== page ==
Alejandro G. Iñárritu, Tom McCarthy, Adam McKay, George Miller and Ridley Scott were nominated Tuesday for the 68th Directors Guild of America Award for feature films, a bellwether of Oscar nominations, which will be announced later this week.
Iñárritu, last year’s DGA winner for “Birdman,” received his fourth DGA nomination in this category for his revenge western “The Revenant.” The 52-year-old Mexican filmmaker won the Golden Globe on Sunday night for his direction, and he is in contention for a BAFTA. If he wins the DGA, he’ll be the first back-to-back feature winner in the guild’s history.
McCarthy, 49, earned his first DGA nomination for “Spotlight,” the acclaimed drama about Boston Globe reporters who uncovered abuse by Catholic priests in Boston. McCarthy was nominated for a Golden Globe for his direction and is in contention for a Spirit Award.
McKay, 47, who is best known for Will Ferrell comedy blockbusters such as “Anchorman,” received his first DGA Award nomination for a feature film for “The Big Short,” a comedy-drama about the 2007-08 financial crisis. He is also nominated for a BAFTA.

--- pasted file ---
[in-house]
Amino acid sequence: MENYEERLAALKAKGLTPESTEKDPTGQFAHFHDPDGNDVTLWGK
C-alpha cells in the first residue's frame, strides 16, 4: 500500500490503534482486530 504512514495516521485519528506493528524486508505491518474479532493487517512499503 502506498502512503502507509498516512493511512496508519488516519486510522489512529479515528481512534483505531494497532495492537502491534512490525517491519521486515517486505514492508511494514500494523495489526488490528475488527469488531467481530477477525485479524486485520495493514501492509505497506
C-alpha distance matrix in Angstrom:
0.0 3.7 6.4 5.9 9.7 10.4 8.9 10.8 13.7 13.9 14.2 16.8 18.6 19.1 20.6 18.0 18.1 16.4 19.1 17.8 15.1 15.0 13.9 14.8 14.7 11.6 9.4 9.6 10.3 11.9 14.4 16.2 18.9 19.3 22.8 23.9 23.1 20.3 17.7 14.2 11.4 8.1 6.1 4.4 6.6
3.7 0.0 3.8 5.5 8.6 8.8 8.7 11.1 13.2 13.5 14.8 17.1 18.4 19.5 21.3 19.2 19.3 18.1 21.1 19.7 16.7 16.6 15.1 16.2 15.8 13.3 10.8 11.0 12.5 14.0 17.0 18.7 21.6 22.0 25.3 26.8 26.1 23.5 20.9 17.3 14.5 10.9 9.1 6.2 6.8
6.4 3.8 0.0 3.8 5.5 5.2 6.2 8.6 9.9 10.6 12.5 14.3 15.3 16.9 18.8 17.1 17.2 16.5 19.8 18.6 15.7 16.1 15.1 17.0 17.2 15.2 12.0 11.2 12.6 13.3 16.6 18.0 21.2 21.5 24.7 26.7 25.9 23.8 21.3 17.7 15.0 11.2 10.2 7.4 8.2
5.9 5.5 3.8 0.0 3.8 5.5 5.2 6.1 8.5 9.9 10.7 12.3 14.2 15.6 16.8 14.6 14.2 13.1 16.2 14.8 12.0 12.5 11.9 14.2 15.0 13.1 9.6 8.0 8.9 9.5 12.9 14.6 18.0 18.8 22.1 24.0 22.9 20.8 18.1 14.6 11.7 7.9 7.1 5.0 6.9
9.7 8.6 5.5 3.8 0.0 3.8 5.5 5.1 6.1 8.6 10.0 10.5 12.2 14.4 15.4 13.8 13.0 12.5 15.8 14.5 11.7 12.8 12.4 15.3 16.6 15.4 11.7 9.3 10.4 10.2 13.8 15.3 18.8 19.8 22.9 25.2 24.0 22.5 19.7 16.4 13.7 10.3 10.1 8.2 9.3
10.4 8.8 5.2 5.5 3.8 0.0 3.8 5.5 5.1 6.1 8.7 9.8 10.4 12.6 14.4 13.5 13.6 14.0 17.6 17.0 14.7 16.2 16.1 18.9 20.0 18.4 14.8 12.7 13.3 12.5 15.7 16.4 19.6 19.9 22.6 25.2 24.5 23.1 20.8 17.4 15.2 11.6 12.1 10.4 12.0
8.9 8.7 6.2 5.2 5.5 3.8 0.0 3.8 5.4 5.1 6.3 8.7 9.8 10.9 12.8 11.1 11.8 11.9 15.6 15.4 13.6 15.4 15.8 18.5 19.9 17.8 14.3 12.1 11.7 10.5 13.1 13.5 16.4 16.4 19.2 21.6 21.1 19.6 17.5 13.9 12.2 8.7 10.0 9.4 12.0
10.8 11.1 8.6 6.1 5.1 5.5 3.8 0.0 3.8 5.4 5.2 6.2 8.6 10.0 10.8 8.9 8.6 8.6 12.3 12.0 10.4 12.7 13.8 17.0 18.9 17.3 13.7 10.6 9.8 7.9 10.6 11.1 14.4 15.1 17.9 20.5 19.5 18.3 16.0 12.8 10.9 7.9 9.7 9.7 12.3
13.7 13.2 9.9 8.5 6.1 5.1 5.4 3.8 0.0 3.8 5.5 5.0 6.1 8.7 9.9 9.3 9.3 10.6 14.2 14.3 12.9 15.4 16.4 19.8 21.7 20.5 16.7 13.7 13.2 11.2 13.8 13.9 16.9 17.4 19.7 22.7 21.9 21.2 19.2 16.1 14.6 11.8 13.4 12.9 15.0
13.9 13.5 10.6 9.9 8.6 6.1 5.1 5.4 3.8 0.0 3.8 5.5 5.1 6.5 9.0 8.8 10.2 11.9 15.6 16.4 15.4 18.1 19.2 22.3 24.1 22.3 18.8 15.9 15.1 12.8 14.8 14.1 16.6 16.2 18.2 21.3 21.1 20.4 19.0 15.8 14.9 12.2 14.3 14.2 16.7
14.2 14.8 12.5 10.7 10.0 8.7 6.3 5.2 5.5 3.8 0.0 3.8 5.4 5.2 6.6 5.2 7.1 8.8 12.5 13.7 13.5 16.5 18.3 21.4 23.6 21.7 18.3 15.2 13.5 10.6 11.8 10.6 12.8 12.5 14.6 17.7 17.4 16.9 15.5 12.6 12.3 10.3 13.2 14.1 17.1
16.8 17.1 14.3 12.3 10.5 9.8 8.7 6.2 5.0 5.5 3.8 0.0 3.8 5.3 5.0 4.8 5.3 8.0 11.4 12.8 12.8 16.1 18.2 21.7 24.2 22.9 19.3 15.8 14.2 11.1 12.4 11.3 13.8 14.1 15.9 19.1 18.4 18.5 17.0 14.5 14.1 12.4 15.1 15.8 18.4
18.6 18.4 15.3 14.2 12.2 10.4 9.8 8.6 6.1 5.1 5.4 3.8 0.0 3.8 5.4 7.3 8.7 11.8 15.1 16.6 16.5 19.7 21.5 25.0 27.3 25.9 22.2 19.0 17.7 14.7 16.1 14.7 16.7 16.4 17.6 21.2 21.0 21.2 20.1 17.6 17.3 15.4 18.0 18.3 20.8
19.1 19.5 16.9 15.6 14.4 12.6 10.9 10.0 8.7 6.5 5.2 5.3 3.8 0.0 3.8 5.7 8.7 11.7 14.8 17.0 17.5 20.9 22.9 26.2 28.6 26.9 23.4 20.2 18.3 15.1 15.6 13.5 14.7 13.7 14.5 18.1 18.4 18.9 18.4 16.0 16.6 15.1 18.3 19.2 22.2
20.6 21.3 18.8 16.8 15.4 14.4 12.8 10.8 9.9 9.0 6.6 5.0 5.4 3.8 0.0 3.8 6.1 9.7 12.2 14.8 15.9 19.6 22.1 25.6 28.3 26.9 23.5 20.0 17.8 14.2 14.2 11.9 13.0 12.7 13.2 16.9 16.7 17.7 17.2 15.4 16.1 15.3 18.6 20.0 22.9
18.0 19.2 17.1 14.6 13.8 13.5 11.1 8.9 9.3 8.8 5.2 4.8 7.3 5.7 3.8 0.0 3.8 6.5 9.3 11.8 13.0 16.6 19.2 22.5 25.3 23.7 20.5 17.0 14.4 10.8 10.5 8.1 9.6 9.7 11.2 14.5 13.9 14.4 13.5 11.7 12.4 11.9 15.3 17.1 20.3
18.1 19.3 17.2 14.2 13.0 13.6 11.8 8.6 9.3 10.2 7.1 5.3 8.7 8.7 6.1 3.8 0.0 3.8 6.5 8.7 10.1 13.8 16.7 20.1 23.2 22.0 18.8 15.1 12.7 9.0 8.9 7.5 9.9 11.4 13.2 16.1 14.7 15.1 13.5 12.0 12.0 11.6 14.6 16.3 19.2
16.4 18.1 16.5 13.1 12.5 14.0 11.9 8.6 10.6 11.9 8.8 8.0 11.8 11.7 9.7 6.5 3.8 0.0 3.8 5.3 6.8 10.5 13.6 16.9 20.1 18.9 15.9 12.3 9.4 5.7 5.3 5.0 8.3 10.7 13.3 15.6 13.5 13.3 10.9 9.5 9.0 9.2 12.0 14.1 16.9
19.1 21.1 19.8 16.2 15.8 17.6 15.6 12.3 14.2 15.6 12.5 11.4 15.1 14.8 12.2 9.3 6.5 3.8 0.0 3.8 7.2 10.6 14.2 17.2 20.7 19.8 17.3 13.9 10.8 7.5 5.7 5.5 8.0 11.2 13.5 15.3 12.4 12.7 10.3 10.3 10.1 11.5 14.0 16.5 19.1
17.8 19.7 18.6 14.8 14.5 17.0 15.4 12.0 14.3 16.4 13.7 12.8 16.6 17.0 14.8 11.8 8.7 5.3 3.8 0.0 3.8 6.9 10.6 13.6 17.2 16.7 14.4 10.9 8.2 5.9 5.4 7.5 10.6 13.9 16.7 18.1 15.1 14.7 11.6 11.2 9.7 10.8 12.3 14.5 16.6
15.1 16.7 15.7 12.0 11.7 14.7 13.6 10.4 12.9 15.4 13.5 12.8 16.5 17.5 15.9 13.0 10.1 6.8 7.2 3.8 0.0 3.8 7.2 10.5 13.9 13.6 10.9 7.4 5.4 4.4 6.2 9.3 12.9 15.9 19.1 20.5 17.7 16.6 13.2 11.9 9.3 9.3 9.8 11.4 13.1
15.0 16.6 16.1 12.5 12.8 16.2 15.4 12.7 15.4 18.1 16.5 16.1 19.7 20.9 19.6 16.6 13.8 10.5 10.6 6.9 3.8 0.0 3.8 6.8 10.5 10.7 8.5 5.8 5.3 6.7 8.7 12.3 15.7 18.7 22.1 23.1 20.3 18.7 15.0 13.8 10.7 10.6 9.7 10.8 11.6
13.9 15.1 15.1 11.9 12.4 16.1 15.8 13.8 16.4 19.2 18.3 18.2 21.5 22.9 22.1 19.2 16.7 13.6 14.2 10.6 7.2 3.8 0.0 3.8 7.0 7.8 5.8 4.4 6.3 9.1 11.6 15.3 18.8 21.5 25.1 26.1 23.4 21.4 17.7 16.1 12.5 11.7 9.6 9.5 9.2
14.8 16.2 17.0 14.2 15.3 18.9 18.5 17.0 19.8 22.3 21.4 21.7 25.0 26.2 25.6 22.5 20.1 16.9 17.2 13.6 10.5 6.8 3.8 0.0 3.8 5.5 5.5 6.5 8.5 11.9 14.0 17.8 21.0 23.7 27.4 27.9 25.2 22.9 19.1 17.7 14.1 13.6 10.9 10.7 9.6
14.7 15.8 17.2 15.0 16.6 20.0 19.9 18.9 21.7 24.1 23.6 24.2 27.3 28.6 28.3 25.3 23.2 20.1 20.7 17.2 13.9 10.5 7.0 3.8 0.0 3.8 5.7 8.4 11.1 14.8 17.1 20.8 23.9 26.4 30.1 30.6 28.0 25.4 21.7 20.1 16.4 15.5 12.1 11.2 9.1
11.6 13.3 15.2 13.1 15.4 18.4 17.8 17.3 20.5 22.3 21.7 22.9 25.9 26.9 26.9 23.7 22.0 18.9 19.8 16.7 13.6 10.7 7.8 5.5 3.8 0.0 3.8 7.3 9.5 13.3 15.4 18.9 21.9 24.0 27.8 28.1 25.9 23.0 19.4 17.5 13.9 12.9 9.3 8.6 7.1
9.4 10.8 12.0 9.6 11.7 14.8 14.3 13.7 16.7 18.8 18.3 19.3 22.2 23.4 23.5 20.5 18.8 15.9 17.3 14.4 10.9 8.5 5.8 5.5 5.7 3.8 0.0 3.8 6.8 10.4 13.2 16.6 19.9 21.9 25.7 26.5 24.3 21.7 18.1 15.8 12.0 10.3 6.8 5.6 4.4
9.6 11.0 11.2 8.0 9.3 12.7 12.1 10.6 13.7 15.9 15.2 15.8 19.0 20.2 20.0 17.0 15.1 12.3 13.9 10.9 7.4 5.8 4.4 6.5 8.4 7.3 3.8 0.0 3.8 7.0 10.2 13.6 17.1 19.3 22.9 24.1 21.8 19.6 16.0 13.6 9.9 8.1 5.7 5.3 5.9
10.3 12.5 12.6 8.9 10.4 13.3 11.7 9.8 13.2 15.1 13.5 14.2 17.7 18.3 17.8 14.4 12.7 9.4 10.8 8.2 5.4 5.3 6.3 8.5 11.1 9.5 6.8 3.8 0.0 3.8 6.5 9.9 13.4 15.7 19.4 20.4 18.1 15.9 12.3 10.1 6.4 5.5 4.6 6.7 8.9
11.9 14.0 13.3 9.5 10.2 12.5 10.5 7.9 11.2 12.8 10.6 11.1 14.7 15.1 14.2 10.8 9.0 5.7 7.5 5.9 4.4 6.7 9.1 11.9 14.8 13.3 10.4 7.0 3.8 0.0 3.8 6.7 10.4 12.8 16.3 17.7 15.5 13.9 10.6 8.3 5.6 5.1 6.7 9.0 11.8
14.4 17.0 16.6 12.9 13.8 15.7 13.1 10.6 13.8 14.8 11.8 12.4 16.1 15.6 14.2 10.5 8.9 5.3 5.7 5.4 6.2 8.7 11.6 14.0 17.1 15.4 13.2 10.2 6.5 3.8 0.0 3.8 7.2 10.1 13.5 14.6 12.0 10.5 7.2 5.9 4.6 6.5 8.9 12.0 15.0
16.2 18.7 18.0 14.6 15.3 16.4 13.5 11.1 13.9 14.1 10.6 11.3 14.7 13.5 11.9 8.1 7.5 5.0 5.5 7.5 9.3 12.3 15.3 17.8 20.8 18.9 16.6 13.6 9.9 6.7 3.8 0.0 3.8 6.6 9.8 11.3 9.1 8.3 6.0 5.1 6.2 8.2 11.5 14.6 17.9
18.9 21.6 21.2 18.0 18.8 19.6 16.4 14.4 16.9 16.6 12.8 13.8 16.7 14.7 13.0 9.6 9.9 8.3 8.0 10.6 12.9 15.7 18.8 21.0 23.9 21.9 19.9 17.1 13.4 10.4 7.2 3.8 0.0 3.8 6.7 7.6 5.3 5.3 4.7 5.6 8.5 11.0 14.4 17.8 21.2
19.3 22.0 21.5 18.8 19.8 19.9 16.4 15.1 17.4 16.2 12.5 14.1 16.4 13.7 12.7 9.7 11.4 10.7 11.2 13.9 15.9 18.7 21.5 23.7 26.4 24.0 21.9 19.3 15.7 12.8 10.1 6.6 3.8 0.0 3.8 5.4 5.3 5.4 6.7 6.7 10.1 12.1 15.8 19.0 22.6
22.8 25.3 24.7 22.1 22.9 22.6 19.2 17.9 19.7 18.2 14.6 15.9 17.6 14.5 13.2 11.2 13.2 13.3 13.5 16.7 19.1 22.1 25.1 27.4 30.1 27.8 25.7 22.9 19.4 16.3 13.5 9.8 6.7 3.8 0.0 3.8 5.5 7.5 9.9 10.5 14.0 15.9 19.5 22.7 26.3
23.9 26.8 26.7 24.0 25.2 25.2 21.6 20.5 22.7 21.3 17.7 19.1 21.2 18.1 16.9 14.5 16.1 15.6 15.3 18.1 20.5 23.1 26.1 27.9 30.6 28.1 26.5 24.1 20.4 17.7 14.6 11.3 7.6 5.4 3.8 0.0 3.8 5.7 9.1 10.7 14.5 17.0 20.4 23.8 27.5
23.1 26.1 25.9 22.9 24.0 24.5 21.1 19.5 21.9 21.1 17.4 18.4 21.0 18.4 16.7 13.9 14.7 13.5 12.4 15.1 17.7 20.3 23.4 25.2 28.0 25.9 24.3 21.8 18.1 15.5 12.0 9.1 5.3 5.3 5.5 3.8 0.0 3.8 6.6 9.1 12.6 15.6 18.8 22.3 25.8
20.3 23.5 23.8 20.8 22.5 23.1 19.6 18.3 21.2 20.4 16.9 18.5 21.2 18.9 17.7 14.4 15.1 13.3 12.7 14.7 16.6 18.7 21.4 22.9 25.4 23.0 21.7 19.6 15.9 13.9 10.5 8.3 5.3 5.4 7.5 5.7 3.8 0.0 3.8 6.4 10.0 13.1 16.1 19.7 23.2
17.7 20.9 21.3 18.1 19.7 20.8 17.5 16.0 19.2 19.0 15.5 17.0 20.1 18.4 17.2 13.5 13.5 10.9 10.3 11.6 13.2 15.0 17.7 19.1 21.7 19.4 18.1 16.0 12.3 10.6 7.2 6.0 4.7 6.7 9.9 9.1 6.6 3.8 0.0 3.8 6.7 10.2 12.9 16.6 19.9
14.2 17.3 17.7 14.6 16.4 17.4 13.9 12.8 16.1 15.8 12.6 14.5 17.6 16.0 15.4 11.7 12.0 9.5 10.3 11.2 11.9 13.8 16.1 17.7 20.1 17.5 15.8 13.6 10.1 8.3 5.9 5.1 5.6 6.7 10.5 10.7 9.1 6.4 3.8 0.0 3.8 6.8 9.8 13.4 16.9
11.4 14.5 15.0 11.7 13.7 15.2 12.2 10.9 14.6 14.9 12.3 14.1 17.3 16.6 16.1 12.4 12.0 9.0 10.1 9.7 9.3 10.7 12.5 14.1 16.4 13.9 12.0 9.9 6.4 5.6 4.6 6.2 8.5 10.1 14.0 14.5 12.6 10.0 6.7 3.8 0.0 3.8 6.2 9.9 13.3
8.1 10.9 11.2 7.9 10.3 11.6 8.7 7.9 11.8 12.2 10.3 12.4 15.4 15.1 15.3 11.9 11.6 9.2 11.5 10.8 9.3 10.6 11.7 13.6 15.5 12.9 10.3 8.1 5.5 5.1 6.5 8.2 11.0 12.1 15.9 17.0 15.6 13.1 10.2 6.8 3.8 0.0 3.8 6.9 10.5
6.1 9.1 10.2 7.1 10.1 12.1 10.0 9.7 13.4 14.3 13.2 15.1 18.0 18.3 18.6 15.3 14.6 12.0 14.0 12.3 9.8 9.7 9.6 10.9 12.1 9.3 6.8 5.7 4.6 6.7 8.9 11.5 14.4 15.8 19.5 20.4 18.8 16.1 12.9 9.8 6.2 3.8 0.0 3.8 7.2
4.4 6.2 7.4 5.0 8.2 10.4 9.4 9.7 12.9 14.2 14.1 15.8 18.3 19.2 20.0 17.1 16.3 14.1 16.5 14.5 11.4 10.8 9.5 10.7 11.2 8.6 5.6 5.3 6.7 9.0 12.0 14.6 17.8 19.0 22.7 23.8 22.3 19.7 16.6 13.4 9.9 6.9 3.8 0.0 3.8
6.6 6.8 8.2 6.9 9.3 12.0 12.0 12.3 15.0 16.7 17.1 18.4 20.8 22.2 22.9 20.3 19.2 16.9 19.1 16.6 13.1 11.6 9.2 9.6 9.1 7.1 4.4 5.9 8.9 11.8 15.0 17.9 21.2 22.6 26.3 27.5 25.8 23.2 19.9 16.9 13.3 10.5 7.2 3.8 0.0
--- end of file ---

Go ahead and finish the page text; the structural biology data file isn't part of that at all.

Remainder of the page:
Miller, 70, is a first-time DGA nominee for “Mad Max: Fury Road,” his reboot of his post-apocalyptic franchise. The Australian filmmaker was nominated for a Golden Globe and won the Los Angeles Film Critics Award for his direction.
Scott, 78, earned his fourth DGA Award nomination for the box office blockbuster “The Martian.” He was previously nominated for 1991’s “Thelma & Louise,” 2000’s “Gladiator” and 2001’s “Blackhawk Down.” The British director won the National Review Board of Motion Pictures award for director, was in contention for a Golden Globe and is vying for the BAFTA.
Notably missing from the list were Todd Haynes for “Carol” and Steven Spielberg for “Bridge of Spies.”
This year, the DGA also unveiled a new category to recognize the achievements of first-time feature film directors. The nominees for outstanding directorial achievement of a first-time feature director for 2015 are Fernando Coimbra for “A Wolf at the Door"; Joel Edgerton for “The Gift"; Alex Garland for “Ex Machina"; Marielle Heller for “The Diary of a Teenage Girl'; and Laszlo Nemes for “Son of Saul.”
The DGA Awards have become a leading bellwether for Oscar gold. The Academy of Motion Picture Arts and Sciences and the DGA have only disagreed seven times on their winner; the last time was three years ago when Ben Affleck, who failed to receive an Oscar nomination in the category, took home the DGA honor for “Argo.” The Oscar that year when to Ang Lee for “Life of Pi.”
The winners of the 68th DGA Awards will be announced Feb. 6 at the Hyatt Regency Century Plaza with actress Jane Lynch as host.